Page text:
Equitable global access to coronavirus disease 2019 vaccinesBMJ 2020; 371 doi: https://doi.org/10.1136/bmj.m4735 (Published 15 December 2020) Cite this as: BMJ 2020;371:m4735
All rapid responses
The dangers of "Values" Imperialism: how 2 opposing solutions can be both correct in their rightful place
I would like to comment on Lloyd-Sherlock et al's rapid response (ref 1) in which it appears to assert that Indonesia's approach to COVID-19 nation wide vaccination programs reflects another form of injustice, in what they termed "vaccine ageism" which will be evident in other similarly low and middle-income countries (LMICs).
Apparently the plans to prioritise COVID-19 vaccines (of which 140 million doses are firm orders for Sinovac Biotech's CoronaVax vaccine) to those aged between 18 and 59, incurred significant displeasure with the authors who consider this as evidence of " a long, problematic tradition of infantilising “grandpa and grandma” and of justifying discrimination on the basis of false claims that people aged 60 or more are by definition unproductive and younger adults universally productive".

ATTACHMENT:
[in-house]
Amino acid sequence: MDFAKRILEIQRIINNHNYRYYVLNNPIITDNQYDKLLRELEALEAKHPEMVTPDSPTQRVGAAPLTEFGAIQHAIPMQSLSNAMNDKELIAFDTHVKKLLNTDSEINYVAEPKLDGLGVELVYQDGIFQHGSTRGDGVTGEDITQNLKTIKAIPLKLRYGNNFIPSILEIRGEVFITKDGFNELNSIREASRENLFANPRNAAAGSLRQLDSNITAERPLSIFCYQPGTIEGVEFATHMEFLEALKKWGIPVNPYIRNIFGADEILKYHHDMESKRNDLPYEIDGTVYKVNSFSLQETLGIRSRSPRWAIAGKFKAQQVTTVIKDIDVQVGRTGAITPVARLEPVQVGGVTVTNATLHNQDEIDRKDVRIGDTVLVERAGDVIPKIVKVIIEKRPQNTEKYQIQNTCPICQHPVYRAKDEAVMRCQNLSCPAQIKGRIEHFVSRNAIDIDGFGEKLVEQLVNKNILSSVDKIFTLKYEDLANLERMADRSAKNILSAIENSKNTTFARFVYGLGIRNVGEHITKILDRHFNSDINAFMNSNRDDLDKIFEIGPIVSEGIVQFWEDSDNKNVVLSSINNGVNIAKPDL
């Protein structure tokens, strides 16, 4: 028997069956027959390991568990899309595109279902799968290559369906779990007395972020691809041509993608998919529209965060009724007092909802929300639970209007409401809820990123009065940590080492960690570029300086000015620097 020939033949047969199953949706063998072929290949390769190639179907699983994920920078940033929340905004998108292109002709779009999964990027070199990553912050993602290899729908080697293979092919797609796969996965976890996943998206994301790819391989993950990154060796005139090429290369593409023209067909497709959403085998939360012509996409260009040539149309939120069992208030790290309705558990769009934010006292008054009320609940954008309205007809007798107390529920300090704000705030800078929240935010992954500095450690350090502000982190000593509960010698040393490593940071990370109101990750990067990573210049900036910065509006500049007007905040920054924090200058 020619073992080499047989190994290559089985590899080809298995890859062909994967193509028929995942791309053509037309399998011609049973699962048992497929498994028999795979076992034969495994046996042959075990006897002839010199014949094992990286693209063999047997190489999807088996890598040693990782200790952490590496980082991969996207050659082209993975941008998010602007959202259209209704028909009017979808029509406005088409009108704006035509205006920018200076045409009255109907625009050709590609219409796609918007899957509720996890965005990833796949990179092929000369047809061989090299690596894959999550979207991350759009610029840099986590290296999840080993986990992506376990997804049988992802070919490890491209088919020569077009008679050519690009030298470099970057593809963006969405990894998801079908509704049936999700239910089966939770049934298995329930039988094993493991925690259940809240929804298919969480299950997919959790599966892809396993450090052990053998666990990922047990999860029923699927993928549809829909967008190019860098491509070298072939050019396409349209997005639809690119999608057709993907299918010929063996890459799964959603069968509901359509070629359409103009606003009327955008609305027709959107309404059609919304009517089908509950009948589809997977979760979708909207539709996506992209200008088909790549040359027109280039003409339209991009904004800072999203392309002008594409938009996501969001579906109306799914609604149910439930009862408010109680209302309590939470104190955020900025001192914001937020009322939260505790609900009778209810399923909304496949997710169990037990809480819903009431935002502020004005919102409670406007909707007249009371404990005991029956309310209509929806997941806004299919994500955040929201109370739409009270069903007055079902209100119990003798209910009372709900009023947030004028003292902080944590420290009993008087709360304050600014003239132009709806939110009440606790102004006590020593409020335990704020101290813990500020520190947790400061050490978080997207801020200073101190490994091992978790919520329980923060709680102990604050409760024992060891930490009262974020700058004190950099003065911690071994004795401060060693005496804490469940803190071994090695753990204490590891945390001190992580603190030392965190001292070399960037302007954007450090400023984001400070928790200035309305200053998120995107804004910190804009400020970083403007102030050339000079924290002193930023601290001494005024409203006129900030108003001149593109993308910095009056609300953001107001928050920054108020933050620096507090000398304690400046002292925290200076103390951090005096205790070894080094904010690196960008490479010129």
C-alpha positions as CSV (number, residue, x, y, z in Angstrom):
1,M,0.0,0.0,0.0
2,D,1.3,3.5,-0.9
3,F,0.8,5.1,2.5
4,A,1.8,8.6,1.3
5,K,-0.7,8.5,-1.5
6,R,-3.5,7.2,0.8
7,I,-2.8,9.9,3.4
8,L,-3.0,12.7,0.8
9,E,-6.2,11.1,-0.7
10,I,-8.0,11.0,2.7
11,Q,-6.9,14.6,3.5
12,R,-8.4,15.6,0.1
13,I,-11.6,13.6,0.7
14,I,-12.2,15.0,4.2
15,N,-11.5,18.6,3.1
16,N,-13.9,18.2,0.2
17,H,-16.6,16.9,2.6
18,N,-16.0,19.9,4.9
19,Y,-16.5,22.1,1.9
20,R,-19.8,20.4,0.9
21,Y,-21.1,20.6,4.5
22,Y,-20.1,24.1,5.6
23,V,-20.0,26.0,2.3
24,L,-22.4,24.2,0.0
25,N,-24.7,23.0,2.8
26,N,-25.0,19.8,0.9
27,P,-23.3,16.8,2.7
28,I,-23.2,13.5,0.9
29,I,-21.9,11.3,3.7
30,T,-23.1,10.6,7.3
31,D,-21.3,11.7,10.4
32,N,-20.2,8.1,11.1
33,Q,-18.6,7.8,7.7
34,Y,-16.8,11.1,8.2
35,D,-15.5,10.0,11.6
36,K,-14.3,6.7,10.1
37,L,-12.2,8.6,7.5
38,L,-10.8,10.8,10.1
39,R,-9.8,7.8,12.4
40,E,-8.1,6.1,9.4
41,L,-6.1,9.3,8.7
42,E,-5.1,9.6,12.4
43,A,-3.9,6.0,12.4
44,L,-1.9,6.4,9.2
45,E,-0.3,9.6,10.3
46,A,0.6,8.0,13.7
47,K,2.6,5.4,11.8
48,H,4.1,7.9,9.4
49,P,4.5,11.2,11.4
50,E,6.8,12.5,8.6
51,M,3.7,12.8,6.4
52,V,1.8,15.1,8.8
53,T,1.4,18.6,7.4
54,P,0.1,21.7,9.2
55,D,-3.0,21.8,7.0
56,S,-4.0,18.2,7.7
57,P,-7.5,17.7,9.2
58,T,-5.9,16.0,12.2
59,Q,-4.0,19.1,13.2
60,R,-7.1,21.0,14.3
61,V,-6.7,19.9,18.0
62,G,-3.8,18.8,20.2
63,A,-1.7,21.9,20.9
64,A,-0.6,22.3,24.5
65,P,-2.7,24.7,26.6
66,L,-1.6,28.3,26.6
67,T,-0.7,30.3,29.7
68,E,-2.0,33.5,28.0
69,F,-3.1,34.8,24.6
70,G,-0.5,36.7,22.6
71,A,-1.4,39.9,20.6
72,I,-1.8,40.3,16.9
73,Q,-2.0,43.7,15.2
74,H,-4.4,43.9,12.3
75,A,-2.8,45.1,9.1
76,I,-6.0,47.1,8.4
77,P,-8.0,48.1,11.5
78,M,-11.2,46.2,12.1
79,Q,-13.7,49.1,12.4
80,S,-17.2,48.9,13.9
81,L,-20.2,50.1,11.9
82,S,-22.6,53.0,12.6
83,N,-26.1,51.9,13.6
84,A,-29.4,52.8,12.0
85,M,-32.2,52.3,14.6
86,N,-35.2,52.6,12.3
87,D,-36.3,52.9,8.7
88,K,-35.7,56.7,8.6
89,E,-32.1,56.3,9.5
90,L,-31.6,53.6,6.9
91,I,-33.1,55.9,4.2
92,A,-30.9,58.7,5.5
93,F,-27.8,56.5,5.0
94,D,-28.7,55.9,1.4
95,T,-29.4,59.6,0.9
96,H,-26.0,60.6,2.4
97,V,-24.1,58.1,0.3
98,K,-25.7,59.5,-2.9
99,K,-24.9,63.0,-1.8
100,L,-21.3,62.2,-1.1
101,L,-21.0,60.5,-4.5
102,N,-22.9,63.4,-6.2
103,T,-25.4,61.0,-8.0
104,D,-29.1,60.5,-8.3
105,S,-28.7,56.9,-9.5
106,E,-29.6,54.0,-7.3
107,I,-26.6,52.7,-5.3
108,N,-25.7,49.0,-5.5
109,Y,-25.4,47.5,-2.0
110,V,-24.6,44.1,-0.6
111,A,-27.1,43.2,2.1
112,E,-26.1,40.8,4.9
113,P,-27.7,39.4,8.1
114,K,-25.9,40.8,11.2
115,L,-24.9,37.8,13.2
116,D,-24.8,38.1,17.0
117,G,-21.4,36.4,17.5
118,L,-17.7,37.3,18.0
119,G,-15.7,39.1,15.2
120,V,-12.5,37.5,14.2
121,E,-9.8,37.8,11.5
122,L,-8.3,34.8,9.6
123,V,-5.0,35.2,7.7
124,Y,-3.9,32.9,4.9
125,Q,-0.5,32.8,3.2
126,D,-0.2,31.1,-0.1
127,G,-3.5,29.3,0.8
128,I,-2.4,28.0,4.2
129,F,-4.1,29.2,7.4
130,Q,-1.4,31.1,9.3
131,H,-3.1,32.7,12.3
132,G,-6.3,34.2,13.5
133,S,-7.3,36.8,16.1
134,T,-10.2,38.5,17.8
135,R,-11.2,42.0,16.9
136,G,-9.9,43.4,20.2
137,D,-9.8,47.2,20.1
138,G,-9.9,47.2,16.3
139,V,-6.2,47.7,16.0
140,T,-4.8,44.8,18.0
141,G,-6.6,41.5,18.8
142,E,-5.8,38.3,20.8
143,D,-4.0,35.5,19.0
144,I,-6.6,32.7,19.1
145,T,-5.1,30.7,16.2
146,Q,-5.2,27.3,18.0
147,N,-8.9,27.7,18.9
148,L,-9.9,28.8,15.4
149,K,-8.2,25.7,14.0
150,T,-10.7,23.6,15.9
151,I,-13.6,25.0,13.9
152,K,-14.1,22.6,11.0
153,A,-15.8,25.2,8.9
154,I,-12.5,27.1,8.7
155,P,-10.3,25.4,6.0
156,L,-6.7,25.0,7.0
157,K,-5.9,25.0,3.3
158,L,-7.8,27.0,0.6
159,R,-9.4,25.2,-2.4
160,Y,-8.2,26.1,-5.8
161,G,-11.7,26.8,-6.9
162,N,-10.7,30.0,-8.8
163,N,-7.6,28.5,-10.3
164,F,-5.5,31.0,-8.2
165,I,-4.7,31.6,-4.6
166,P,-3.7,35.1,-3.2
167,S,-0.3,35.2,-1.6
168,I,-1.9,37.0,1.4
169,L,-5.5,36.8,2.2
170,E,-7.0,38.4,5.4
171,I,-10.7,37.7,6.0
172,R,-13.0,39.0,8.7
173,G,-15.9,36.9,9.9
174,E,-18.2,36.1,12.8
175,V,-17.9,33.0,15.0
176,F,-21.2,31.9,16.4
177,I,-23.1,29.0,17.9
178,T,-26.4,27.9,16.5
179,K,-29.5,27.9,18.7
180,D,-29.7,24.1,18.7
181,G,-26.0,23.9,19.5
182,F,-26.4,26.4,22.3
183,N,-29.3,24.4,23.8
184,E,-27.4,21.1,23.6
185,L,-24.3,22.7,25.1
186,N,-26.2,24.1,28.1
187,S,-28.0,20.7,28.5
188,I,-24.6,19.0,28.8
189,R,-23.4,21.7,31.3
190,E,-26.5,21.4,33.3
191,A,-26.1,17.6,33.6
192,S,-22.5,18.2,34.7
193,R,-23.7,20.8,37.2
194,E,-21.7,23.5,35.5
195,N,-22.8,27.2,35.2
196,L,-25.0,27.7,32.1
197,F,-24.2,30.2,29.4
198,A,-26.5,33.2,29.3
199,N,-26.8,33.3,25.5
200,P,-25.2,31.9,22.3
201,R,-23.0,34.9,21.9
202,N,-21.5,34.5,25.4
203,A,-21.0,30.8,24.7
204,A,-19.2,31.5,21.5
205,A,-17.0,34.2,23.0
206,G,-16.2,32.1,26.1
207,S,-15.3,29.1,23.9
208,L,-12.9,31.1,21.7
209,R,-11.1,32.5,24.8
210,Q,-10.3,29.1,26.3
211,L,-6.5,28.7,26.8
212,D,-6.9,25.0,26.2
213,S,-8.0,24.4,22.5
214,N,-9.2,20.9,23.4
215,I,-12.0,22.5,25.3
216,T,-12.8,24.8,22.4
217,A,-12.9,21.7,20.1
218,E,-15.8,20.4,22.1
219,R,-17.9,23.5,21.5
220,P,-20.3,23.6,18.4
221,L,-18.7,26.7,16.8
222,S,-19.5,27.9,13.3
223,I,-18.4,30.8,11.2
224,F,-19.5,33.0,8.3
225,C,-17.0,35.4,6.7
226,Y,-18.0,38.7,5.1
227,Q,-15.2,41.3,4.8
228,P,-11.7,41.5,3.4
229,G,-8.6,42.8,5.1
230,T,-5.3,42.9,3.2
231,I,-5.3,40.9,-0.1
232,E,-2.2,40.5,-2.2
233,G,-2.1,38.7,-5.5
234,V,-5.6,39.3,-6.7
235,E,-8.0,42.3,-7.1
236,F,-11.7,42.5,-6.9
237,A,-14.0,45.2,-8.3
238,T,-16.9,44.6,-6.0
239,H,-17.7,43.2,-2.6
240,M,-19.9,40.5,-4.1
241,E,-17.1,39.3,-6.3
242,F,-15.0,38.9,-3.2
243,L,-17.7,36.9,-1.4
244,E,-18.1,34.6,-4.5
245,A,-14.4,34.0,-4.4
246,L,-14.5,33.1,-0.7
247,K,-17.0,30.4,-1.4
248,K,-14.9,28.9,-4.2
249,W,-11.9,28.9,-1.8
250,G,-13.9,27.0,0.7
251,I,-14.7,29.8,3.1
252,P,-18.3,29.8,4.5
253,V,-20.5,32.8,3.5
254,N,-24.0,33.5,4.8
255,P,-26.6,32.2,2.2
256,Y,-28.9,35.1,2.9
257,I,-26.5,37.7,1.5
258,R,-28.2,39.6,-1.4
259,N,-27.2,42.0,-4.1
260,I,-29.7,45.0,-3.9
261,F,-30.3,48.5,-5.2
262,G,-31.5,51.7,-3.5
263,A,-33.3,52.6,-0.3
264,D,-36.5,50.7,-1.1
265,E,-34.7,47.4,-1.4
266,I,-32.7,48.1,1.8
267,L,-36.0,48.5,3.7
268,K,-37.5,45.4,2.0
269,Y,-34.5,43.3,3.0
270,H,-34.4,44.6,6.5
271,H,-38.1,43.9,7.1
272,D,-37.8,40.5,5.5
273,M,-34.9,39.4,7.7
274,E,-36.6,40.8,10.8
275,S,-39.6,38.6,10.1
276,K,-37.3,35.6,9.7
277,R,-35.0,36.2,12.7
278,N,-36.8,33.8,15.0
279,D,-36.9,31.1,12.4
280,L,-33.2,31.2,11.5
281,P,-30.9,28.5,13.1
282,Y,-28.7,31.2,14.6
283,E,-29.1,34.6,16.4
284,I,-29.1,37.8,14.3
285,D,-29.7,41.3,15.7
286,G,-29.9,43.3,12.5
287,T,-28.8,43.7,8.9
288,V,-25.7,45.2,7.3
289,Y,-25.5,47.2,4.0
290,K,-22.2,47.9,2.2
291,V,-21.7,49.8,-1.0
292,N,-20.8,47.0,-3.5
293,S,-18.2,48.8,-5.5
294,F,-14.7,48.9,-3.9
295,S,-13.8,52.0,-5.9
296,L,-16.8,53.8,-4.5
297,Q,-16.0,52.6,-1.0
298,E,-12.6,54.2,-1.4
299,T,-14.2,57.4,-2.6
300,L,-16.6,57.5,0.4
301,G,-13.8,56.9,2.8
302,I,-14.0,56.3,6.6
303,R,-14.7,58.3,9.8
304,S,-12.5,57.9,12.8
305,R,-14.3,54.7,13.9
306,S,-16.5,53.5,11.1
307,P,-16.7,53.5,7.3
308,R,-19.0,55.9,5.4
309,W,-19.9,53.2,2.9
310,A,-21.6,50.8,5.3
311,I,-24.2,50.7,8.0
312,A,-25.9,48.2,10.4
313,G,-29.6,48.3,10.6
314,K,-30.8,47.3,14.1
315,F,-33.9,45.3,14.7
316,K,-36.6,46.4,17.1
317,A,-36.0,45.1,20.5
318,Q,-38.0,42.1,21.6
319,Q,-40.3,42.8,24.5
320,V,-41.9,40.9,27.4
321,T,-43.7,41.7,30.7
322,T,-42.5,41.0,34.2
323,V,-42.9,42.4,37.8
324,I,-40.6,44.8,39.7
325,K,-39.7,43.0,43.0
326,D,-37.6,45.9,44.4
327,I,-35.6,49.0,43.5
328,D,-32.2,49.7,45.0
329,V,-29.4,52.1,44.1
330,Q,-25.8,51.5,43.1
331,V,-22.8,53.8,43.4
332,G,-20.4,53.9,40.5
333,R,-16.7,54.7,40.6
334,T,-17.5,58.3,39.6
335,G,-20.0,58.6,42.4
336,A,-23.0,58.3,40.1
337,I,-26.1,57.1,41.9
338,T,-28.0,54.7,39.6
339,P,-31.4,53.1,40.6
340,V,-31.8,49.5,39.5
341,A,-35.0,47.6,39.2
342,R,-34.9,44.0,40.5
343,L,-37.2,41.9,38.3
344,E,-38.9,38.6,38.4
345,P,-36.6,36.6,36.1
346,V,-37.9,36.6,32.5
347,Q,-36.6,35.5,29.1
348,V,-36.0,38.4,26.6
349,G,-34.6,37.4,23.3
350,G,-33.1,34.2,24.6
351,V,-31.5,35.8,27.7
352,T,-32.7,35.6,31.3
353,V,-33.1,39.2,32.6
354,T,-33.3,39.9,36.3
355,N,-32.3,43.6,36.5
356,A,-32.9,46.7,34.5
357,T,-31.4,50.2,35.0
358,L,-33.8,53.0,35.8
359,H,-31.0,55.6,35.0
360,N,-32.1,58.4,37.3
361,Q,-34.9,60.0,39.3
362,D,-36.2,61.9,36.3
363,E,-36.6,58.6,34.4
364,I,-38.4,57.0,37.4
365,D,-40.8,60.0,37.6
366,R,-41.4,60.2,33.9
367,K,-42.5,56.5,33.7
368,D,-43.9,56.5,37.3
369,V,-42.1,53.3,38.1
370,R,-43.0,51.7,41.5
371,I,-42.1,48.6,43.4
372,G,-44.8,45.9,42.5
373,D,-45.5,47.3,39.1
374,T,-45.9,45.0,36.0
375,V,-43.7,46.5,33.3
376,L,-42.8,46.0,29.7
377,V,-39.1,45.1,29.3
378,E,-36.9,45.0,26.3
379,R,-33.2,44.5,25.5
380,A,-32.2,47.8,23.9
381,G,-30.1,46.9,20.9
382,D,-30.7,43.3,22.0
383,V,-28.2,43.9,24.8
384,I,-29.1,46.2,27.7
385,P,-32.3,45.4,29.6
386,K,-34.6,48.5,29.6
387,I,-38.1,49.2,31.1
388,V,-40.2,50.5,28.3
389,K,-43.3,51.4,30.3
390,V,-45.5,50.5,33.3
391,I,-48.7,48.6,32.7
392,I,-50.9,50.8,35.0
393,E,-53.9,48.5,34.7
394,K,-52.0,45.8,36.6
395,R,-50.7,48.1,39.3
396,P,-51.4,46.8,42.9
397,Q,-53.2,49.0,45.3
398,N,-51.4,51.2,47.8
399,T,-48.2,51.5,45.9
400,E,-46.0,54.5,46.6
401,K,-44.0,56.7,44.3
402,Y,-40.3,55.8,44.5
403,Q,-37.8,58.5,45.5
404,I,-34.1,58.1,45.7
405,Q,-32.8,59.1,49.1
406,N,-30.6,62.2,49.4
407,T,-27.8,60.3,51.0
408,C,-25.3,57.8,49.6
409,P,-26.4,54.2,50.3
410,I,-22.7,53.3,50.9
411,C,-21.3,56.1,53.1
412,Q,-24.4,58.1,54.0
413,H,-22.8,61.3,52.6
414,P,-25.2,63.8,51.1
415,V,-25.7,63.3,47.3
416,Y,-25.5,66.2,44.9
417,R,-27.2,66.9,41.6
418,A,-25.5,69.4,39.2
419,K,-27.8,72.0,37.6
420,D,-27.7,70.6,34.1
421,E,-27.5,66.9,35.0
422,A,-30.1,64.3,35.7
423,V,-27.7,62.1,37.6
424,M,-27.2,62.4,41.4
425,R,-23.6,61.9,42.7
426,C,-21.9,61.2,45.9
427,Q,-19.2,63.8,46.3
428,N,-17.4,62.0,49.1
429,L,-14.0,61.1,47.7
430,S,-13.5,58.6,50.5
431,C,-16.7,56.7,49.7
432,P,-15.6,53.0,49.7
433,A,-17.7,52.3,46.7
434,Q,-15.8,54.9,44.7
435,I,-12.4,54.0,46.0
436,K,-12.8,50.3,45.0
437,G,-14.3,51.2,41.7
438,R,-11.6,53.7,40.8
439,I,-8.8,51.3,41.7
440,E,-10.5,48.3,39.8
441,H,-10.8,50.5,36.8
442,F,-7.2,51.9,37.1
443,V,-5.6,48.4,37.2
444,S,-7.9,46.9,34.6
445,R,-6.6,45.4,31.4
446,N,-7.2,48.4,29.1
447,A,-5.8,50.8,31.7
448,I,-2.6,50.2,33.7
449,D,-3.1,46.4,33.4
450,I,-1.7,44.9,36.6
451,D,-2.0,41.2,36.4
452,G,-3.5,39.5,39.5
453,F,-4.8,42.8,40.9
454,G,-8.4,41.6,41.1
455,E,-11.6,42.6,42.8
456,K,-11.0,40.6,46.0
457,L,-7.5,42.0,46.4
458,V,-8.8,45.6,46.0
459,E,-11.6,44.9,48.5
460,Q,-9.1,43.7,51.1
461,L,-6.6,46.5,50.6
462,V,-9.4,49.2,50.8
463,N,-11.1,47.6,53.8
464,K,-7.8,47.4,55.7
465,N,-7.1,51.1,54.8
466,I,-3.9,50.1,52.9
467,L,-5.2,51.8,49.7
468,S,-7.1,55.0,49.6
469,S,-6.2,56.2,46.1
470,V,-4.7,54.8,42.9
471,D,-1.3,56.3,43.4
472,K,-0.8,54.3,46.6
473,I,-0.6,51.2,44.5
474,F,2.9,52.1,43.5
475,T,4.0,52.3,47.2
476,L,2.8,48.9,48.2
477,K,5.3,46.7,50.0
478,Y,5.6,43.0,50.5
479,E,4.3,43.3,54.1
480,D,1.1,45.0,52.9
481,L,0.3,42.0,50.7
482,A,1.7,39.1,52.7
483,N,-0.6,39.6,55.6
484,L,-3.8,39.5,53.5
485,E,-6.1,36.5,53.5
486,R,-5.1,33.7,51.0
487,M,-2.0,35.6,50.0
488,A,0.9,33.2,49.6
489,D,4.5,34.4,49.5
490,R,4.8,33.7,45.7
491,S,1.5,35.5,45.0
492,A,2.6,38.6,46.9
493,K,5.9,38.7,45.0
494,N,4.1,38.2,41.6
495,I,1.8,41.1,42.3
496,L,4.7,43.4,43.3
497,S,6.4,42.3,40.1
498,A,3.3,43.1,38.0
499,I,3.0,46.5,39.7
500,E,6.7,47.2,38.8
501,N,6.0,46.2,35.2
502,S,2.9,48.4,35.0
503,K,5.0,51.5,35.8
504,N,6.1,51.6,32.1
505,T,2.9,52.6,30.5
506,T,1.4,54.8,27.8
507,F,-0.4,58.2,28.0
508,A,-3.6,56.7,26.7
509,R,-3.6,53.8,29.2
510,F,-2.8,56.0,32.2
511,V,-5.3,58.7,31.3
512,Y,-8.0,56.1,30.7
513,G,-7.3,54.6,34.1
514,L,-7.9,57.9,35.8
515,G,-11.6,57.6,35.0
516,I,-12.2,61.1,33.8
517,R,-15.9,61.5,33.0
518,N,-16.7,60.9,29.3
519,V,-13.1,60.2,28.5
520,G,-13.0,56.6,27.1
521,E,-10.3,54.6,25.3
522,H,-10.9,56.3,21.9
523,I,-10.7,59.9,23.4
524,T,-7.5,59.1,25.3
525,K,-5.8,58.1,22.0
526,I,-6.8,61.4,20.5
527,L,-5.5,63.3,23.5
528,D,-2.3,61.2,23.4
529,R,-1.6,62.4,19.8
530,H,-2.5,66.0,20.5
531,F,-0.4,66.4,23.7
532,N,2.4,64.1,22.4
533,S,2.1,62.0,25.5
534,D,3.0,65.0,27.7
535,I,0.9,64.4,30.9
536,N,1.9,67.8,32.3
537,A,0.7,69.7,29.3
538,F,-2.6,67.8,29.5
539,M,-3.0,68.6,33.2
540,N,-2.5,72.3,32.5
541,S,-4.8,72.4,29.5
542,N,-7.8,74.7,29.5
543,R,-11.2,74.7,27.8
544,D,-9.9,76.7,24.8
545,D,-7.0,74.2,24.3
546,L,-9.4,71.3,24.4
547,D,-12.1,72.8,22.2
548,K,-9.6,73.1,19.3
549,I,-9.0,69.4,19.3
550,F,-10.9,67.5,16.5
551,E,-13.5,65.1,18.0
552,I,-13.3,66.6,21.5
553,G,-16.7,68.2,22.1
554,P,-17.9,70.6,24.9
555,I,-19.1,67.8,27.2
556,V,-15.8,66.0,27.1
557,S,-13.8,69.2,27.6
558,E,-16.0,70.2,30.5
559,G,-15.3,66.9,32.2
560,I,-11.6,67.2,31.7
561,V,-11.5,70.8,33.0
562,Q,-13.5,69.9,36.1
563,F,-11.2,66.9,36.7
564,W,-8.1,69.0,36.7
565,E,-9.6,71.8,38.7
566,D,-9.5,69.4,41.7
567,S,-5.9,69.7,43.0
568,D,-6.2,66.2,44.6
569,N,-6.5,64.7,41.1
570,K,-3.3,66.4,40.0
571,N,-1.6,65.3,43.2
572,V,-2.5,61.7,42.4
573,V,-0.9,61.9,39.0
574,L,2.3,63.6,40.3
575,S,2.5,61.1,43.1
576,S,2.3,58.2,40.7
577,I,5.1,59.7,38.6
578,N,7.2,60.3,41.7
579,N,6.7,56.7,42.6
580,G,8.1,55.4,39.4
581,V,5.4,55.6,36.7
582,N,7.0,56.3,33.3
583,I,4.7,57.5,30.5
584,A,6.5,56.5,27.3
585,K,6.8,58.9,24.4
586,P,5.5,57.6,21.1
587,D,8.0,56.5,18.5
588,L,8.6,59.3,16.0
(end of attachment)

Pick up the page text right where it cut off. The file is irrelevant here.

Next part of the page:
I will not want to discuss if this assertion is indeed true or not, but I ask fellow readers to consider the following:
Much of SInovac's vaccine trial involves volunteers under 60 years and the efficacy of their vaccine above this age cut is largely unknown as Lloyd-Sherlock et al acknowledged.
In Indonesia a country of 267 million, some 9% are of 60 years and older with average life expectancy of 71 years; UK of 66 million has 16% who are at least 60 years old with average life expectancy of 81+.
A significant proportion of older persons in UK are socially and financially independent, whereas in Indonesia there are far more older people who are socially and financially reliant on their children than not. The economic impact of unrestricted travel in vaccinated people of working age therefore has far more direct impact on their older relatives dependent on their support.
UK boost multiple level of safety net including the universal healthcare system delivered by NHS (8-9% GDP), in which many are determined that the "free at point of care" service stays that way at any price, whereas in Indonesia the public healthcare system (3% GDP) strived to deliver affordable services in some form or other, but it is generally not considered in the same class as the NHS.